When they saw this, they began to grumble, saying, “He has gone to stay at the house of a sinner.” But Zacchaeus stood there and said to the Lord, “Behold, half of my possessions, Lord, I shall give to the poor, and if I have extorted anything from anyone I shall repay it four times over.” And Jesus said to him, “Today salvation has come to this house because this man too is a descendant of Abraham. For the Son of Man has come to seek and to save what was lost.”

“The Son of Man has come to seek and to save what was lost.”

Fr. Enric RIBAS i Baciana (Barcelona, Spain)

Today, I'll be Zacchaeus. This personage was a wealthy man and the chief of the Publicans; I have more than I need and, perhaps too often, I behave like a Publican and forget about Jesus Christ. Amidst the crowd, Jesus seeks Zacchaeus; today, amidst our world, He is precisely looking for me: “come down quickly, for today I must stay at your house” (Lk 19:5).

Zacchaeus wants to see Jesus; if he does not run ahead and climb up the sycamore tree, he will not be able to see him. I would also like to see God's deeds as much as possible! but I'm not too sure I am willing to behave like a fool as Zacchaeus did. To allow for Jesus' reaction, the disposition of the chief among the Jericho Publicans is required; and, if he does not hurry up, he may eventually lose the opportunity to be touched by Jesus and be therefore saved. Maybe I have had too many occasions to meet Jesus and maybe it is about time to be courageous, to leave home to meet Him and invite Him to enter me, so that He can also say about me: “Today salvation has come to this house because this man too is a descendant of Abraham. For the Son of Man has come to seek and to save what was lost.” (Lk 19:9-10).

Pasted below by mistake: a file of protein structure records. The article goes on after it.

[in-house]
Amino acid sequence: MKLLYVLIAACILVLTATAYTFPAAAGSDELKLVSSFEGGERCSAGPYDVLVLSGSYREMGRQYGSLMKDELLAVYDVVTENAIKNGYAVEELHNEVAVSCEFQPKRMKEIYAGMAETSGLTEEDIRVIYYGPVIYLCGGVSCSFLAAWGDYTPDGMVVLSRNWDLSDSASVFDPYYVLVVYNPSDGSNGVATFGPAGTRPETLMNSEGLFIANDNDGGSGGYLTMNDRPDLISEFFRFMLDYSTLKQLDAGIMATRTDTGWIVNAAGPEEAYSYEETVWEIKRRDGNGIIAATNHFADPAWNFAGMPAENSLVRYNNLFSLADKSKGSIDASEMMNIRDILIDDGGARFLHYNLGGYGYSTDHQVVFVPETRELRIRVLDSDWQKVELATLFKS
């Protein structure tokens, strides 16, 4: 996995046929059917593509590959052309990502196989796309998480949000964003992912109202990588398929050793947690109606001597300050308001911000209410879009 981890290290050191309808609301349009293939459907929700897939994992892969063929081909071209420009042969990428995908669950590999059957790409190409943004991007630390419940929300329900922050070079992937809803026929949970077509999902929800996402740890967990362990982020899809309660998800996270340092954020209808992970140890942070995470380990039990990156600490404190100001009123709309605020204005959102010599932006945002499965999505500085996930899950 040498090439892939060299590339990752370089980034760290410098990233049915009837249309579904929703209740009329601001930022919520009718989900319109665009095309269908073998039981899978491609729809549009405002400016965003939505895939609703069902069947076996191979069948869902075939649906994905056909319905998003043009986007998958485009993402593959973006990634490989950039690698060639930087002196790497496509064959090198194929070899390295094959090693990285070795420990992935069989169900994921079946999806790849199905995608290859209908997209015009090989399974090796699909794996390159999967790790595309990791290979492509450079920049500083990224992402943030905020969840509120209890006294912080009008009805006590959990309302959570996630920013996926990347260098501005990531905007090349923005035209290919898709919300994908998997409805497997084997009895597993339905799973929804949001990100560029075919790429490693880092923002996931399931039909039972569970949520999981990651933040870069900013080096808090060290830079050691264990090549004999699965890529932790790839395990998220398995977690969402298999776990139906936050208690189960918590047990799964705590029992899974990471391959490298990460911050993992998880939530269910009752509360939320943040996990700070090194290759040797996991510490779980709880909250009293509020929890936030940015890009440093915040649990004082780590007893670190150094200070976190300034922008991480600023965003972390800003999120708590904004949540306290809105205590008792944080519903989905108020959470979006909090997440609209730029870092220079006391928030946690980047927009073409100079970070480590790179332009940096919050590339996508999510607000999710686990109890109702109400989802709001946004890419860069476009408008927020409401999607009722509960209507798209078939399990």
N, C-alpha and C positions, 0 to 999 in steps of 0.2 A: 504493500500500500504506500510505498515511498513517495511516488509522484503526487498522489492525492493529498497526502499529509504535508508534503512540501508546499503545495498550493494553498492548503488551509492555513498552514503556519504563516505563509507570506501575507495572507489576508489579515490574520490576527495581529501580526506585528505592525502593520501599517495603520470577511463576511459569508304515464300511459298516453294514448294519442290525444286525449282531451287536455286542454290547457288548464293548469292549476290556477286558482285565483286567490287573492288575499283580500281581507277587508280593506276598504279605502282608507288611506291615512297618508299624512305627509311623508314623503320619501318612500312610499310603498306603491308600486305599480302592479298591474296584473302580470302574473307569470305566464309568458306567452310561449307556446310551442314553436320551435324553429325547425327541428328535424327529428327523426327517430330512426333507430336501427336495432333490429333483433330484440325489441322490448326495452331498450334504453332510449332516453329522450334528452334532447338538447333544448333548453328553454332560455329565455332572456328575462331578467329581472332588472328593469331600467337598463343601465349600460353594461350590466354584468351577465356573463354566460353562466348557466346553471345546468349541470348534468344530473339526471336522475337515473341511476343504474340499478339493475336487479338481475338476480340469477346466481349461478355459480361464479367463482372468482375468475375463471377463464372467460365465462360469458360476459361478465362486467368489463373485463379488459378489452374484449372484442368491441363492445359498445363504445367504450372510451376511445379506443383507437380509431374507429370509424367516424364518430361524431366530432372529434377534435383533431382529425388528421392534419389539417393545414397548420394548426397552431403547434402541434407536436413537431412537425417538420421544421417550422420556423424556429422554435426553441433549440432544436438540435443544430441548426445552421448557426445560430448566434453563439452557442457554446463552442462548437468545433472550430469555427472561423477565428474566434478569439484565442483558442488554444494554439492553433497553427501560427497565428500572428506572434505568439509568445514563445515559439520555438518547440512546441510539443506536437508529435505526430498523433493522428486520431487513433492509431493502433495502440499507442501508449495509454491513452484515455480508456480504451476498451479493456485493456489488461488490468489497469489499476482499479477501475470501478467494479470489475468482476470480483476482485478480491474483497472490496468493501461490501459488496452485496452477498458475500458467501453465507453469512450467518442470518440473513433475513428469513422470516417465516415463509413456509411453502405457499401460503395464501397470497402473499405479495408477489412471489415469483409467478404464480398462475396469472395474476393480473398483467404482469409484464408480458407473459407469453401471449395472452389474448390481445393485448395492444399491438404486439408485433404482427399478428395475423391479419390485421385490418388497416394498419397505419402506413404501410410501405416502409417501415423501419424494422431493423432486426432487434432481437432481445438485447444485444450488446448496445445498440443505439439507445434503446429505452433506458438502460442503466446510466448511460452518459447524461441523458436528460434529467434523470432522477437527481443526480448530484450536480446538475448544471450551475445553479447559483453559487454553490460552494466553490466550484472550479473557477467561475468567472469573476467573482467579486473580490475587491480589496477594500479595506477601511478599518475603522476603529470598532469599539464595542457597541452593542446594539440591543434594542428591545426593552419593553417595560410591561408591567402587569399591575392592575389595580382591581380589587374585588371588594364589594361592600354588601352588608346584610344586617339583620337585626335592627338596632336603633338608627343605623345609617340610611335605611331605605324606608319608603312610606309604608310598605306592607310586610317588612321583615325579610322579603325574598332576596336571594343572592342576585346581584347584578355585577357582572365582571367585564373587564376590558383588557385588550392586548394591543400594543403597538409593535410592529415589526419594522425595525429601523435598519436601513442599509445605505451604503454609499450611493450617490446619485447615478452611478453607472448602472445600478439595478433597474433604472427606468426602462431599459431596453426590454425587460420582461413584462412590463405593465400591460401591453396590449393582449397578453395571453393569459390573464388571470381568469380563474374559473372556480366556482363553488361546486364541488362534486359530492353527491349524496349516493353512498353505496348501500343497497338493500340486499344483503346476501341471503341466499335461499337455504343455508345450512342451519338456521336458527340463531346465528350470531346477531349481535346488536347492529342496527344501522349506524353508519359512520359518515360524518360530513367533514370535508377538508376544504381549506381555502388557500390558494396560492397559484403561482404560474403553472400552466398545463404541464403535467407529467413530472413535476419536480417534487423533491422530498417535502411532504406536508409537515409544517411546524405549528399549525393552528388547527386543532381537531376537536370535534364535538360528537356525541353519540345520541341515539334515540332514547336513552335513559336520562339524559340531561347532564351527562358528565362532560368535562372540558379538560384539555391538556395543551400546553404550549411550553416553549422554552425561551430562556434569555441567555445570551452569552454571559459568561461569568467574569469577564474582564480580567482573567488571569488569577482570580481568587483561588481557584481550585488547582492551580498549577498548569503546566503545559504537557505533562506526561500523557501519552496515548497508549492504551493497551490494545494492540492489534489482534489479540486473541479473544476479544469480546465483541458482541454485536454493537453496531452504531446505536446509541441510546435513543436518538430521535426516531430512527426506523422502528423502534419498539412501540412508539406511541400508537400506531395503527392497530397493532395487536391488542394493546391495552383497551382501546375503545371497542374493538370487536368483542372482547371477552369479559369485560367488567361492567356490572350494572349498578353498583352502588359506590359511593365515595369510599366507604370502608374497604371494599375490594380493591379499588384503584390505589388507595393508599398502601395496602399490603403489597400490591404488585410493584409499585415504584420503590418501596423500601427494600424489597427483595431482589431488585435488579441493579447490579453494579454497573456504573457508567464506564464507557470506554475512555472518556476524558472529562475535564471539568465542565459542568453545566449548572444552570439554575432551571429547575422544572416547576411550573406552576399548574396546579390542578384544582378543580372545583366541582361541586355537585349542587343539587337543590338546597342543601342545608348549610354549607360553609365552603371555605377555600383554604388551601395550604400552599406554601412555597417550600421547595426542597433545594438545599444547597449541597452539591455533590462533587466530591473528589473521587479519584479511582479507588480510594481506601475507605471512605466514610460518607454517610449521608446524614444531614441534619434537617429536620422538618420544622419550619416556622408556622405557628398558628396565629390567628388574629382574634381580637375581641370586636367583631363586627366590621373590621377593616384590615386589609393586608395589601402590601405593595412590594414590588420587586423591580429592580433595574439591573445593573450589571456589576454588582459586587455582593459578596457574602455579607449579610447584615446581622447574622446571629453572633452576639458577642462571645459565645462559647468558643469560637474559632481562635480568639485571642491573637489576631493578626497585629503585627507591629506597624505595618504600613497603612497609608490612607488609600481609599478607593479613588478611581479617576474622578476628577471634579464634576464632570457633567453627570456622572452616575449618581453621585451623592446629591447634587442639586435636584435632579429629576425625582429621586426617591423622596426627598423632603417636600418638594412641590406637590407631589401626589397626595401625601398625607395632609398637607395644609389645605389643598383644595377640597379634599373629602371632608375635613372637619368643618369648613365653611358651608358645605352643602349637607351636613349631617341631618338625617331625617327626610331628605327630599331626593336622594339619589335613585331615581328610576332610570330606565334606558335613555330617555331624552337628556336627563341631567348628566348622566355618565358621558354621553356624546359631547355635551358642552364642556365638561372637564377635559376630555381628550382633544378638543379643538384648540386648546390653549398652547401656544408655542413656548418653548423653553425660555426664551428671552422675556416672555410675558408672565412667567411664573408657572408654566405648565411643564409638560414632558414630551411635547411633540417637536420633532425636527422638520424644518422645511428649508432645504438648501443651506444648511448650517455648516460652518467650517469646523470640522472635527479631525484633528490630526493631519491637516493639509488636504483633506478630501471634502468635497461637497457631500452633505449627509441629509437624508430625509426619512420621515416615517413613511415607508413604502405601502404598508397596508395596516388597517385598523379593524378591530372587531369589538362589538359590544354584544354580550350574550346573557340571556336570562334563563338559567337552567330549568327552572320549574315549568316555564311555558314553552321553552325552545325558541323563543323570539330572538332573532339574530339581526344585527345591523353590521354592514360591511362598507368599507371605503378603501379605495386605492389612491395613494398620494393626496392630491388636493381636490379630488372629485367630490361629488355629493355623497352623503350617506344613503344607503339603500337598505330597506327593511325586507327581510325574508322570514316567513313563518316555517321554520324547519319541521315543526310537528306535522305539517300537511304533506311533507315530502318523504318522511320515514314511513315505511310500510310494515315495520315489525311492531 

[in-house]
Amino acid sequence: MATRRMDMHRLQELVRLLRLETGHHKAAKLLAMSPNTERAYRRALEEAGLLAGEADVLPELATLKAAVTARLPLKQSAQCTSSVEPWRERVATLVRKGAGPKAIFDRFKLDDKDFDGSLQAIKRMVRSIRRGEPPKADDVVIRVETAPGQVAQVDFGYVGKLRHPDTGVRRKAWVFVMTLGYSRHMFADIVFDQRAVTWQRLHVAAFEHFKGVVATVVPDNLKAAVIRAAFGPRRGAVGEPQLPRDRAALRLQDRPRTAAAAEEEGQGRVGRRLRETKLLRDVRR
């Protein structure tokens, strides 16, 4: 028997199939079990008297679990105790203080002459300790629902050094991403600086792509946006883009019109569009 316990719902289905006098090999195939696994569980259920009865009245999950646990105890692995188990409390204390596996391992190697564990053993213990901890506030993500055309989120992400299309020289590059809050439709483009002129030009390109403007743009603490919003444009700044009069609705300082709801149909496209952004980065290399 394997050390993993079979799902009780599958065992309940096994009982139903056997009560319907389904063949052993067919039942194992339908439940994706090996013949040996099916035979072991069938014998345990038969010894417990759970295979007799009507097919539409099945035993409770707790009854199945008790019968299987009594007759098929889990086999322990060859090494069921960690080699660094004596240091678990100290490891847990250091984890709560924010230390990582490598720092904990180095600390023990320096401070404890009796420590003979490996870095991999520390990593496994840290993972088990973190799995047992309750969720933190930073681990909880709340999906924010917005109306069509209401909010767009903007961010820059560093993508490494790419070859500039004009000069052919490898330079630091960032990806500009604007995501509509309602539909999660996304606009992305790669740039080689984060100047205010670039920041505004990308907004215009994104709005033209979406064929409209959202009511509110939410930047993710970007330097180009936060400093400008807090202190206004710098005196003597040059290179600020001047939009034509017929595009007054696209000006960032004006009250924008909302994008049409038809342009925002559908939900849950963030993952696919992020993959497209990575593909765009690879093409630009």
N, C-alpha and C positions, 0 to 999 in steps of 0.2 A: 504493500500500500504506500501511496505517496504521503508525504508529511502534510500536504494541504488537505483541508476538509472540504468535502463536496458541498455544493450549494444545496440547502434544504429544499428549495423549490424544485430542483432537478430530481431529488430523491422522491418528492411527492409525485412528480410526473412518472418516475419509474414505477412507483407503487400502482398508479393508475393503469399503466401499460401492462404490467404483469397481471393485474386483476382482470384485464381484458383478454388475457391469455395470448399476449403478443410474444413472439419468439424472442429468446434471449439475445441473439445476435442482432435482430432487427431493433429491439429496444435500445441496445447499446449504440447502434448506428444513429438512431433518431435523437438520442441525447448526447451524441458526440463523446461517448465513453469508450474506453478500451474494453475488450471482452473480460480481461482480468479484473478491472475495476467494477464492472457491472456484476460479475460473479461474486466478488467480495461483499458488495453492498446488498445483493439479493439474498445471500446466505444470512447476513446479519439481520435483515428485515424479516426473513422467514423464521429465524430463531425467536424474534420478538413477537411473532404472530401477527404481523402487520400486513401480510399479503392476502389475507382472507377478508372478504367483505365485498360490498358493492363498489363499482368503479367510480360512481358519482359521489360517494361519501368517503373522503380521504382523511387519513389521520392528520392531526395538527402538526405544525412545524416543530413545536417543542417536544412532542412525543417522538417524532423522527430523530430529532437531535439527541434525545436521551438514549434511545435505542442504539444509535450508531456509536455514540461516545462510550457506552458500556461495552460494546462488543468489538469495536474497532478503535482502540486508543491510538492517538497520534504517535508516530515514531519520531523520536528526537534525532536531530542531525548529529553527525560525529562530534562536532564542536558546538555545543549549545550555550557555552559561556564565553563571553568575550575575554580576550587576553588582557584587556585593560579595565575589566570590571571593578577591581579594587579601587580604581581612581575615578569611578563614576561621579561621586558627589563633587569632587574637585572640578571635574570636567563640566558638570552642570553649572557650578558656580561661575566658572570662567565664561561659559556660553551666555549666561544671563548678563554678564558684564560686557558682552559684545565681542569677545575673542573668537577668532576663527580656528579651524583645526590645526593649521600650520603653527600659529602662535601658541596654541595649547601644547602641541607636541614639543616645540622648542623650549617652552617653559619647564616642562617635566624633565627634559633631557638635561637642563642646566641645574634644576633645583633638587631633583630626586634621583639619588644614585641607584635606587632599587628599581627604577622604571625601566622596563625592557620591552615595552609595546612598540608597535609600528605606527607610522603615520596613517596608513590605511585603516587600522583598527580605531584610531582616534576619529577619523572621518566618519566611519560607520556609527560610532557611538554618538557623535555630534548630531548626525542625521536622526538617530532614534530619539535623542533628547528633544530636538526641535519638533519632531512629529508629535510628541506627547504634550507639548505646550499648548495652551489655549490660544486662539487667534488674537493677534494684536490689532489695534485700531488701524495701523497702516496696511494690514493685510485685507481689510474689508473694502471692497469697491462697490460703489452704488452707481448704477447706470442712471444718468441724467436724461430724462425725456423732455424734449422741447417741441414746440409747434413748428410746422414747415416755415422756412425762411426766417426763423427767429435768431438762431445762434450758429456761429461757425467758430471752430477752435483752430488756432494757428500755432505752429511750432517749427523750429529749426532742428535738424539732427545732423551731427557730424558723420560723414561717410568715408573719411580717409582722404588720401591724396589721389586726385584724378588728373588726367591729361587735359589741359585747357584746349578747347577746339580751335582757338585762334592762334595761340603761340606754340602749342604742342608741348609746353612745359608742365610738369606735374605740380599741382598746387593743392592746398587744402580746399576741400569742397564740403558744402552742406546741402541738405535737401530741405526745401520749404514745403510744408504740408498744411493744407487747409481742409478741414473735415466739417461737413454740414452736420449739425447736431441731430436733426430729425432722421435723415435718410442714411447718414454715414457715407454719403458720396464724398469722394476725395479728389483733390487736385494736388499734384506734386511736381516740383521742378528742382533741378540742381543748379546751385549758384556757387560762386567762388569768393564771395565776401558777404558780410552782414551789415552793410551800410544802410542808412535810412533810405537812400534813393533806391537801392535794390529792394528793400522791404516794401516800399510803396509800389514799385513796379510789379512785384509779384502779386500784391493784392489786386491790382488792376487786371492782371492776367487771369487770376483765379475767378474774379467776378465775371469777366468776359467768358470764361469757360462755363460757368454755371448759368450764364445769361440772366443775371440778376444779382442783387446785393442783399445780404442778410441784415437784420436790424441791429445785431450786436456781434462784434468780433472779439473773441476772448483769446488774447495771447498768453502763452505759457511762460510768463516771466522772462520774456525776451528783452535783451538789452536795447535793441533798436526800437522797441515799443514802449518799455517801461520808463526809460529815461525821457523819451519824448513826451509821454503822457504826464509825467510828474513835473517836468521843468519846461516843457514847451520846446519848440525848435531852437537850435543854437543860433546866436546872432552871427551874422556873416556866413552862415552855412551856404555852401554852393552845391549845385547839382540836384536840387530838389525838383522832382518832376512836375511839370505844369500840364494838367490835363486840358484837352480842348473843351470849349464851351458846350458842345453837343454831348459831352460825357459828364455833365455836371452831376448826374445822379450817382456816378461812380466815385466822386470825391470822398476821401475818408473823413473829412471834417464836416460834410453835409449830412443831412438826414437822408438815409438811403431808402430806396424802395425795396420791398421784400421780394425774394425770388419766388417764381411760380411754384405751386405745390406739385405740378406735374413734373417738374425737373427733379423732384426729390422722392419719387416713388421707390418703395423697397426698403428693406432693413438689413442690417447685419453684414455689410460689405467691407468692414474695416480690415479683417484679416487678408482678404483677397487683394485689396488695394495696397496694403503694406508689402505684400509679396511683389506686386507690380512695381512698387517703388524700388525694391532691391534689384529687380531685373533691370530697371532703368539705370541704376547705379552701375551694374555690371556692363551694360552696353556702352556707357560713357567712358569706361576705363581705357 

Zacchaeus receives Jesus into his home, his life and his heart, even though he probably does not feel worthy of a visit like that. His conversion is total: he begins by giving up any ambition for riches, followed with the intention to share his goods and he ends up with the strong decision to impart justice, while remedying his sins. Maybe, for a long time, Jesus has been asking me something similar, but I did not want to hear Him and turned my deaf ears; I must still be converted.

St. Maximus said: “There is nothing God loves more and pleases him best as a man converting with true regret.” Let him help me to make it come true today.

Thoughts on Today's Gospel

  • “What is carried out with a disposition of sad and forced mood does not deserve gratitude nor has nobility. So, when we do good, we must do it, not sadly, but with joy” (Saint Gregory of Nazianzen)

  • “The term “eternal life” is intended to give a name to this known “unknown”. It would be like plunging into the ocean of infinite love. We can only attempt to grasp the idea that such a moment is life in the full sense. We must think along these lines if we want to understand the object of Christian hope.” (Benedict XVI)

  • “Holy Communion separates us from sin. The body of Christ we receive in Holy Communion is "given up for us," and the blood we drink "shed for the many for the forgiveness of sins." For this reason the Eucharist cannot unite us to Christ without at the same time cleansing us from past sins and preserving us from future sins” (Catechism of the Catholic Church, n 1393)